Advantages: A valuable insight into the mind of the Glasgow criminal
Disadvantages: None really.
There must be a million and nine auto/biographies out there of Glasgow gangsters!
What makes this one any different from the rest. Well nothing really, although it is different, we do, after all, have our own story to tell.
Paul Ferris comes across in this book as an intelligent and well-educated chap. Despite growing up in one of the more deprived areas of Glasgow, the local Secondary School, it seems, was very well run and provided a high standard of education. So why would a boy who has been well educated end up in a life of crime.
It would seem Paul Ferris witnessed bullying as a child. He witnessed men (albeit known criminals) being taken into the back of police vans and brutally beaten - whether or not this can be justified because they are criminals is it right? Ferris himself was bullied by his peers.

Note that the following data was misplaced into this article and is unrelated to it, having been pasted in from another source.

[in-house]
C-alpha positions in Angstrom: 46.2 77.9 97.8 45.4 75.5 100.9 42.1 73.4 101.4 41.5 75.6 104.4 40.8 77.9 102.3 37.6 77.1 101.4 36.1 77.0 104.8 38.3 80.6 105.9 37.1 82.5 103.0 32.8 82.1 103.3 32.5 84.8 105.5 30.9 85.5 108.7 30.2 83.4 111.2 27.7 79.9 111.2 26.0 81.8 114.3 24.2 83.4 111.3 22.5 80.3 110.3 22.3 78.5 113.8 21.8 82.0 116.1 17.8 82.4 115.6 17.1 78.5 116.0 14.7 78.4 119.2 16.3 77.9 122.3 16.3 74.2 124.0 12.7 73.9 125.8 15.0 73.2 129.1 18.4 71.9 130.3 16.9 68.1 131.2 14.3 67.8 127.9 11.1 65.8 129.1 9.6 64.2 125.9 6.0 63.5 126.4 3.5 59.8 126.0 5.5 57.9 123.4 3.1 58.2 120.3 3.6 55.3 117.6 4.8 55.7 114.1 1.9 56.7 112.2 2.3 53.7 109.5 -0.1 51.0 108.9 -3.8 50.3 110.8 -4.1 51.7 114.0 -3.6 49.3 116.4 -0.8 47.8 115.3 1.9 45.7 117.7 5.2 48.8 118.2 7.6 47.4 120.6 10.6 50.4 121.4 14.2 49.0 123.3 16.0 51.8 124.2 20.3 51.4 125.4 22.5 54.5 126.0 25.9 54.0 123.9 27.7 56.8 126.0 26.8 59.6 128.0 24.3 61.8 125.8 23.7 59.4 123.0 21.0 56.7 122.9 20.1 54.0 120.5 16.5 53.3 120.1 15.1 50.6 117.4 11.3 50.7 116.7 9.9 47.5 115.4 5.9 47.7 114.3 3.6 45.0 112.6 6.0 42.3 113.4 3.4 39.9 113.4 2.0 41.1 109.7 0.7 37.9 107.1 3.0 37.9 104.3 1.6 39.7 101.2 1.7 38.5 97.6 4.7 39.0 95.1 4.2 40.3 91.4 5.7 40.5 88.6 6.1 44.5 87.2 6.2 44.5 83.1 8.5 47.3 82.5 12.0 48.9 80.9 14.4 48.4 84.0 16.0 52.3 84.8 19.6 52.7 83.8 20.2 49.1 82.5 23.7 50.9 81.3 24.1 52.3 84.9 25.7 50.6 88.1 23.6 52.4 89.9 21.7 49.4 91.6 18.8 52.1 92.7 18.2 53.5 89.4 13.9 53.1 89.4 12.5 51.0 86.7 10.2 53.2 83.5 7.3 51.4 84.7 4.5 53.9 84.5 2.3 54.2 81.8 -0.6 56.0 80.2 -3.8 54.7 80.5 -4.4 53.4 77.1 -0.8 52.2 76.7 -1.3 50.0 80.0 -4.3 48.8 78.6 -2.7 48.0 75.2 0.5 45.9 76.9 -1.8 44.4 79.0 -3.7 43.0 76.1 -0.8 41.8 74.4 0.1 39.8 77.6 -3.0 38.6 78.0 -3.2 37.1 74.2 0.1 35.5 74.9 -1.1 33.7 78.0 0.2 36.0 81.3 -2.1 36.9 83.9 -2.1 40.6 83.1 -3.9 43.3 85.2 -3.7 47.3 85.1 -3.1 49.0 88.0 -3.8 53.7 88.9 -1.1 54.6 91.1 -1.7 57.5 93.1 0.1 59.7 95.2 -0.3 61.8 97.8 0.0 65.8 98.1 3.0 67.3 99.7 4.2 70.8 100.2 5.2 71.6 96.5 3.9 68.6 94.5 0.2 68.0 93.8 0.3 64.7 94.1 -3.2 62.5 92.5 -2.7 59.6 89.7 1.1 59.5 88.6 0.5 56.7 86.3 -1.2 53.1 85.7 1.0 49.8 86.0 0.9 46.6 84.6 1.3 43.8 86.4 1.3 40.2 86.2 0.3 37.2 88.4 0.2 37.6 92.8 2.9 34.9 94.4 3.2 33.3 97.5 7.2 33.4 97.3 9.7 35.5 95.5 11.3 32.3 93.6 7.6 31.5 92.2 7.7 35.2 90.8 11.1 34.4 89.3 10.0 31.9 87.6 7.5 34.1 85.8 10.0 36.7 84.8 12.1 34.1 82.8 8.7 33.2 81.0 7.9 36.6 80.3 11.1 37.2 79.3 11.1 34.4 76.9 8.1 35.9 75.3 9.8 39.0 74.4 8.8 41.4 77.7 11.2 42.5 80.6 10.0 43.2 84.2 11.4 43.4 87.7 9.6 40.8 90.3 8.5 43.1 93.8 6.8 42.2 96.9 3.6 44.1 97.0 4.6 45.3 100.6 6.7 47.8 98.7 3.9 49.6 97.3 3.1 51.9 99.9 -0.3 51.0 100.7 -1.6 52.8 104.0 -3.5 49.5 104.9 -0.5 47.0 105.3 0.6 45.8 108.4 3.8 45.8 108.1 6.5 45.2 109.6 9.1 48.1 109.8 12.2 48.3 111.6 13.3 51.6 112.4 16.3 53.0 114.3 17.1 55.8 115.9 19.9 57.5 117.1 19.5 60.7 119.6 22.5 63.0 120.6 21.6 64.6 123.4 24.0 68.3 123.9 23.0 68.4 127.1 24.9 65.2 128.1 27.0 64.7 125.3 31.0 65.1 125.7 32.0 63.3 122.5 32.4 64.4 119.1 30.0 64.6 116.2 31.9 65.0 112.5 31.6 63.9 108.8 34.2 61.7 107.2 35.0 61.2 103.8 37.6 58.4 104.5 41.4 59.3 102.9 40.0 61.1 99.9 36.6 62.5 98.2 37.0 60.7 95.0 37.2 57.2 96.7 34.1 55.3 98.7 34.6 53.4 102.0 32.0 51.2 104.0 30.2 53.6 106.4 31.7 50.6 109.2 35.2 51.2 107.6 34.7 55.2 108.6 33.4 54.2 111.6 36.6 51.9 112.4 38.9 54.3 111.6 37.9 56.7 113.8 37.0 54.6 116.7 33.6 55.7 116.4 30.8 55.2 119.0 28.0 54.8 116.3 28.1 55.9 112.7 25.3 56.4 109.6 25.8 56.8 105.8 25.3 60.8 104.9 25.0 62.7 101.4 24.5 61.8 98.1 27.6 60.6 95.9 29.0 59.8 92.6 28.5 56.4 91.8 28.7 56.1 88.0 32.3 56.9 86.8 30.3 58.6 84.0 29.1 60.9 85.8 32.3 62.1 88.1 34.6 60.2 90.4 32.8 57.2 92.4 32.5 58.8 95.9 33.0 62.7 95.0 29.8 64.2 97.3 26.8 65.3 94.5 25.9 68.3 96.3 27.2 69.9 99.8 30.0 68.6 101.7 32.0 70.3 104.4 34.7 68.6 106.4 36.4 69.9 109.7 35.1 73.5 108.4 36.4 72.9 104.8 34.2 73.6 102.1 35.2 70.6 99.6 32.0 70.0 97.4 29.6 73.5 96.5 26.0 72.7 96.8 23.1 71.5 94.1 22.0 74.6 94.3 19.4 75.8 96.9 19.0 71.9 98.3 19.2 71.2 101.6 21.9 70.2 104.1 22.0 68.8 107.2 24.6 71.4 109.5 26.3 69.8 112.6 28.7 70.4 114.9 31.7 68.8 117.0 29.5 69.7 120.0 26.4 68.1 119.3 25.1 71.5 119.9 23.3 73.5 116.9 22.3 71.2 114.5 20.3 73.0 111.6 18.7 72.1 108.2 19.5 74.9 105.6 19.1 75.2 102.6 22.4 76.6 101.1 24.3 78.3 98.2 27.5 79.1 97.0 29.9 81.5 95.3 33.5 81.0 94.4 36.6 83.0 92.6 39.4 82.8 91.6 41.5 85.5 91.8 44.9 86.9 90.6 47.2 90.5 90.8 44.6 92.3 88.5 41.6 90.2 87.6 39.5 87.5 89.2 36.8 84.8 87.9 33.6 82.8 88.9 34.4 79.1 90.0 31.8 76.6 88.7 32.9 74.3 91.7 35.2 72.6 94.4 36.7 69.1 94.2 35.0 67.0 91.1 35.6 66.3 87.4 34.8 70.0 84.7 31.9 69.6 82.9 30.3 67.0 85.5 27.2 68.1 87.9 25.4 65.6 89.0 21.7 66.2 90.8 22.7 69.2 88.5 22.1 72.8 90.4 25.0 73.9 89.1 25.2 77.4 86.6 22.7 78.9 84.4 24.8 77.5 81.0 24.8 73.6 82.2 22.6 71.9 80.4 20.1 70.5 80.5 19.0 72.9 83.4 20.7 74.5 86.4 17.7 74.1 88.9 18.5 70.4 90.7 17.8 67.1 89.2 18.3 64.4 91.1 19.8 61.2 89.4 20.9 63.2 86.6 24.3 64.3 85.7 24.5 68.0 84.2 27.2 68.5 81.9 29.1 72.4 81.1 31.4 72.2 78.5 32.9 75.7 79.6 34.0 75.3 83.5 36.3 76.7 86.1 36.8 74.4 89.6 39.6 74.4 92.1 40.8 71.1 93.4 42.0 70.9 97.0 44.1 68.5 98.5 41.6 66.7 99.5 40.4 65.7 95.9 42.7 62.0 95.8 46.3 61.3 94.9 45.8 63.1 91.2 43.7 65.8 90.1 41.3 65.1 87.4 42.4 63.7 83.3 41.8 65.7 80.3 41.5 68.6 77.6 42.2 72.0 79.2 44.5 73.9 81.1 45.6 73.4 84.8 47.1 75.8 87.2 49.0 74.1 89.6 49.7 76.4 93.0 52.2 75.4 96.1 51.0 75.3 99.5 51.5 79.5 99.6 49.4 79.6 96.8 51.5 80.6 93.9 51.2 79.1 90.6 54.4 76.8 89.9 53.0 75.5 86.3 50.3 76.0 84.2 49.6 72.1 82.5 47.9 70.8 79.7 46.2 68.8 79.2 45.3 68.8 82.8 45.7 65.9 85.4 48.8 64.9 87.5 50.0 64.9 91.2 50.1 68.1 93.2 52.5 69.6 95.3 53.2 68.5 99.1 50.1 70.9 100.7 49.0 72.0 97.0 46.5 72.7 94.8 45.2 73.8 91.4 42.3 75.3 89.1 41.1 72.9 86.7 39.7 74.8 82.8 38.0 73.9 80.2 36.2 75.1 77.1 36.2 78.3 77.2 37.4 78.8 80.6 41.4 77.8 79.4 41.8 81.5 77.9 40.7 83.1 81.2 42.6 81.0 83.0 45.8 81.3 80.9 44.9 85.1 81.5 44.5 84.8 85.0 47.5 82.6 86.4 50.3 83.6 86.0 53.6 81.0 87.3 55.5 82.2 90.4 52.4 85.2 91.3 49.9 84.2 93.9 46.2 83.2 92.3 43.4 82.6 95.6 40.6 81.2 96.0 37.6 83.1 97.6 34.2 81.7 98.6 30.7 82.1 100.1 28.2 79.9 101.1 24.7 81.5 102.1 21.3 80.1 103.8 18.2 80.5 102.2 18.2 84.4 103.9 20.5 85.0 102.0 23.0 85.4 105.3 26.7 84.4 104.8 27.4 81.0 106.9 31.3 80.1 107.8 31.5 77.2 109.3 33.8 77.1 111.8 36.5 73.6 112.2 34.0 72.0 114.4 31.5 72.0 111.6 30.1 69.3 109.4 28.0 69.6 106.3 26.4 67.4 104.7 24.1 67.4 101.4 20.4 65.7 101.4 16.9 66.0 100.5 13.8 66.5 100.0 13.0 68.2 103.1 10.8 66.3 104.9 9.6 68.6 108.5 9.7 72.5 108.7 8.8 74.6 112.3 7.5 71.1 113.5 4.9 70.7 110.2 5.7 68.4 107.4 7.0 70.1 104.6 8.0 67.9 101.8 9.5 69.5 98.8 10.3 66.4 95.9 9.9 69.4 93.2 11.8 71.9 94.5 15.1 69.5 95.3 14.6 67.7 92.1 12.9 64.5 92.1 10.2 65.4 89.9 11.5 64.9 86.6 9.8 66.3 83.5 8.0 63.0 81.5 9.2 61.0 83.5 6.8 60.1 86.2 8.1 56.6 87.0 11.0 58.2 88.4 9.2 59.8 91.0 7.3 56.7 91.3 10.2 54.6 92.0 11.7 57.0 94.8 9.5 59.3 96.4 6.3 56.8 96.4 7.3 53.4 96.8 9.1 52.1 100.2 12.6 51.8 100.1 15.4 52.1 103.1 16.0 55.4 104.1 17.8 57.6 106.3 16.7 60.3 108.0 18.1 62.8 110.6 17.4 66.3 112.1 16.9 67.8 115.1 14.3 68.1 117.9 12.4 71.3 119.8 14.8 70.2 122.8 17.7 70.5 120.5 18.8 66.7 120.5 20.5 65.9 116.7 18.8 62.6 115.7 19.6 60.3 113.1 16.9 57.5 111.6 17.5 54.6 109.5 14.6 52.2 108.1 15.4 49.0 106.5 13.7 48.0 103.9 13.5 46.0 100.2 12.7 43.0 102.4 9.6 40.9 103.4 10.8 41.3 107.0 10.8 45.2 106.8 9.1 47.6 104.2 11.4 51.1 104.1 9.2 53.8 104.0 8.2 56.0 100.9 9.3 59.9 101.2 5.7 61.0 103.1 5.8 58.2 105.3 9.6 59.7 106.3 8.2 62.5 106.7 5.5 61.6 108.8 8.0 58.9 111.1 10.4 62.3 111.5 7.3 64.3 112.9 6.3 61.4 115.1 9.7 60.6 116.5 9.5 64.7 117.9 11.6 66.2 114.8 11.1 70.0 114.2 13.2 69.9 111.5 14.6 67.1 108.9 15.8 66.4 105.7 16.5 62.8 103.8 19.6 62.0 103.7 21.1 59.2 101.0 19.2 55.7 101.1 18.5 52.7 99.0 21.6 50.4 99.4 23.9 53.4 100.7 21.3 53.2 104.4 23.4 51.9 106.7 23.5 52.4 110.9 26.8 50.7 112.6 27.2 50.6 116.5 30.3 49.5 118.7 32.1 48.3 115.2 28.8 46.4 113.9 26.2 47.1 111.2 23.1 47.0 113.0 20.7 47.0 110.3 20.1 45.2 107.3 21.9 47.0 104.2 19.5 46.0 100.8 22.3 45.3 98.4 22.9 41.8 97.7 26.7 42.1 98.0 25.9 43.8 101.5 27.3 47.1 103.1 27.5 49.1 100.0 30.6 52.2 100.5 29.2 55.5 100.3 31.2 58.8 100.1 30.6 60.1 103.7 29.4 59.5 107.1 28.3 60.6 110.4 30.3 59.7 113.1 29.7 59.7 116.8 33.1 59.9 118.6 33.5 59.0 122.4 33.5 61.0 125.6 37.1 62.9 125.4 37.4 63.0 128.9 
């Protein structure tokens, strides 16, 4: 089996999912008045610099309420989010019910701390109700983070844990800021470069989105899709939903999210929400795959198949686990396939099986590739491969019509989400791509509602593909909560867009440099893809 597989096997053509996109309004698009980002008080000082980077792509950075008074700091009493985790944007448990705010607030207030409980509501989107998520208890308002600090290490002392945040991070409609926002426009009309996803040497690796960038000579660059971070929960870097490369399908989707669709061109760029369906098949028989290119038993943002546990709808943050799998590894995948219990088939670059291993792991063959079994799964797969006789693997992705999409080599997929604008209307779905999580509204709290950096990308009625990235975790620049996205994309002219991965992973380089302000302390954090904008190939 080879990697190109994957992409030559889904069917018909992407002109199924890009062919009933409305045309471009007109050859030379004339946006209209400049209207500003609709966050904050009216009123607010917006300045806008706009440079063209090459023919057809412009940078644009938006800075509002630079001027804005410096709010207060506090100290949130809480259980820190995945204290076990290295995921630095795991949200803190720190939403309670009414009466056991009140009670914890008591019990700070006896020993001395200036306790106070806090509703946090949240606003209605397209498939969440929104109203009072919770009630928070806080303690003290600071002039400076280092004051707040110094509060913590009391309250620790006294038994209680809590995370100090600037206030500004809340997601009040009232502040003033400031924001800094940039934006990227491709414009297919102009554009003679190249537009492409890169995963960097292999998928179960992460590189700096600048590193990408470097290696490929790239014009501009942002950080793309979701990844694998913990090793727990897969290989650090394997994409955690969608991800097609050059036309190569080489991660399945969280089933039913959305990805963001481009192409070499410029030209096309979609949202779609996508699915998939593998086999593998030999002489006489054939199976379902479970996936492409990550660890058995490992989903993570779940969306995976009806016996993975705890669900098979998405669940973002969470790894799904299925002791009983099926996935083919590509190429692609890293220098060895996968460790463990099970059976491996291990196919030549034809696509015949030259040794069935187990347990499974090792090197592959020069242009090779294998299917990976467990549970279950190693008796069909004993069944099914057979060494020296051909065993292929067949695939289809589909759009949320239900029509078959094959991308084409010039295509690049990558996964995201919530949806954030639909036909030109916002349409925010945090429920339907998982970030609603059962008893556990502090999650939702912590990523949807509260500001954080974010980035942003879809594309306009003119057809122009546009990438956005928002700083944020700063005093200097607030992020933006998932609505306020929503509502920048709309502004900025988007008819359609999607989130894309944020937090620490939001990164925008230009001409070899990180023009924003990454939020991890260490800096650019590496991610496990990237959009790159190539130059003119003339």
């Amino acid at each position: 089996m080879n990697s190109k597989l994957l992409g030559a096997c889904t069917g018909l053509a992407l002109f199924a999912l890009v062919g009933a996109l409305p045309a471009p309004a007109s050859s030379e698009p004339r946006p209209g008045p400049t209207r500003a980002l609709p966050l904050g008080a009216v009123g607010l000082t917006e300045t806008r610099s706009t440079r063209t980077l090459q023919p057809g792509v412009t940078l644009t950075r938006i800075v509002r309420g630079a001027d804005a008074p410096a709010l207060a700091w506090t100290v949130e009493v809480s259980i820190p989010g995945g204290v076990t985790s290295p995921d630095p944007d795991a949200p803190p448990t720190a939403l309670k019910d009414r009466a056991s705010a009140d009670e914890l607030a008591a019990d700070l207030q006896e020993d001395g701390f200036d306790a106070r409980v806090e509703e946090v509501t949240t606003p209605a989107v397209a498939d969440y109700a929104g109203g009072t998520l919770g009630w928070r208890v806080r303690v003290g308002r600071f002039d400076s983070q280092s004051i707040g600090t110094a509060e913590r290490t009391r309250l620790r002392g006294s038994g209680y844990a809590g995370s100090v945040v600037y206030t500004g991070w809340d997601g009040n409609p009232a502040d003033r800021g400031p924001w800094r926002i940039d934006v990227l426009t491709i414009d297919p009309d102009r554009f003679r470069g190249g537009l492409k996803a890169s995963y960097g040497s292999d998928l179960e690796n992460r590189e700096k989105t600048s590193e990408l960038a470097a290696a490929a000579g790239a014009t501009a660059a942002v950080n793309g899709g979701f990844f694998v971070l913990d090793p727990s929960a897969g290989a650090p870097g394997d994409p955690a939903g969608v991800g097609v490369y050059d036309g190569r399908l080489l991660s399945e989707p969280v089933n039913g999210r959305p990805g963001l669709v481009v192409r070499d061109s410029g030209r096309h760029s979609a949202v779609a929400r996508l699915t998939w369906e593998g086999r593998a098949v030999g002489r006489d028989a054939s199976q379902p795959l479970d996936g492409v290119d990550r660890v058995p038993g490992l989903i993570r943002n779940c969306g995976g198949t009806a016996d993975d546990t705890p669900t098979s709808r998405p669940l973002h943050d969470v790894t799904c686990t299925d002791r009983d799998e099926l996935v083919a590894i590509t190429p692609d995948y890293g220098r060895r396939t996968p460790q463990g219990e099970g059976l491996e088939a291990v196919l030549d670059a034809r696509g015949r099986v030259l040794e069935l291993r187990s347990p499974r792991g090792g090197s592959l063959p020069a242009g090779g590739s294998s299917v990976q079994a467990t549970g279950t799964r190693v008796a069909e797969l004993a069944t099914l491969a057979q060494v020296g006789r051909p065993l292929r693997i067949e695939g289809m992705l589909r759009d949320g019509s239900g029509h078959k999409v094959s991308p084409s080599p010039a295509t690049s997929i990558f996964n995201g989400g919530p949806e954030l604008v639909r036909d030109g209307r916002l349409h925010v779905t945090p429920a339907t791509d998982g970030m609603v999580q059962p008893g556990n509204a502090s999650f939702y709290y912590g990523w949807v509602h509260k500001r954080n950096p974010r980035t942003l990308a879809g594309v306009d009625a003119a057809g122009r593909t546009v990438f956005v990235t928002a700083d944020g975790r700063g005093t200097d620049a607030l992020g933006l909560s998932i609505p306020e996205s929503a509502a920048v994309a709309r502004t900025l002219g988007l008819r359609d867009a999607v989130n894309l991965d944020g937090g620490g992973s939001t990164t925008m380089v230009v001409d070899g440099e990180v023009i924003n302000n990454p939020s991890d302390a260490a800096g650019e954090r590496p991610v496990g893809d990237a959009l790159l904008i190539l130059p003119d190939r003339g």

Perhaps his sense of dignity for others instilled a certain motive in him. Perhaps the bullying he received tipped him over the edge and forced him to revenge. Perhaps he got a taste for blood.
Either way he witnessed the wrong doings of the police and 'real' criminals. It is easy to think while reading this book that his entry into crime was borne out of some sort of vengeance for wrongdoing.
Throughout the book the close relationship between the criminal and the police is at the forefront. this relationship, if what is said in the book is true, is too close for comfort.
There is a none-too-light impression that certain elements within the police force are the puppets of the gangster and the criminal.
The book is essentially written in two voices. That of Ferris himself and that of Reg McKay, a former social worker.
As well as being auto/biographical, the book bleeds a fair degree of sociological insight.
A recommended read, about 250 pages so should be good value. Currently available on http://uk.ebid.net/
See here for a copy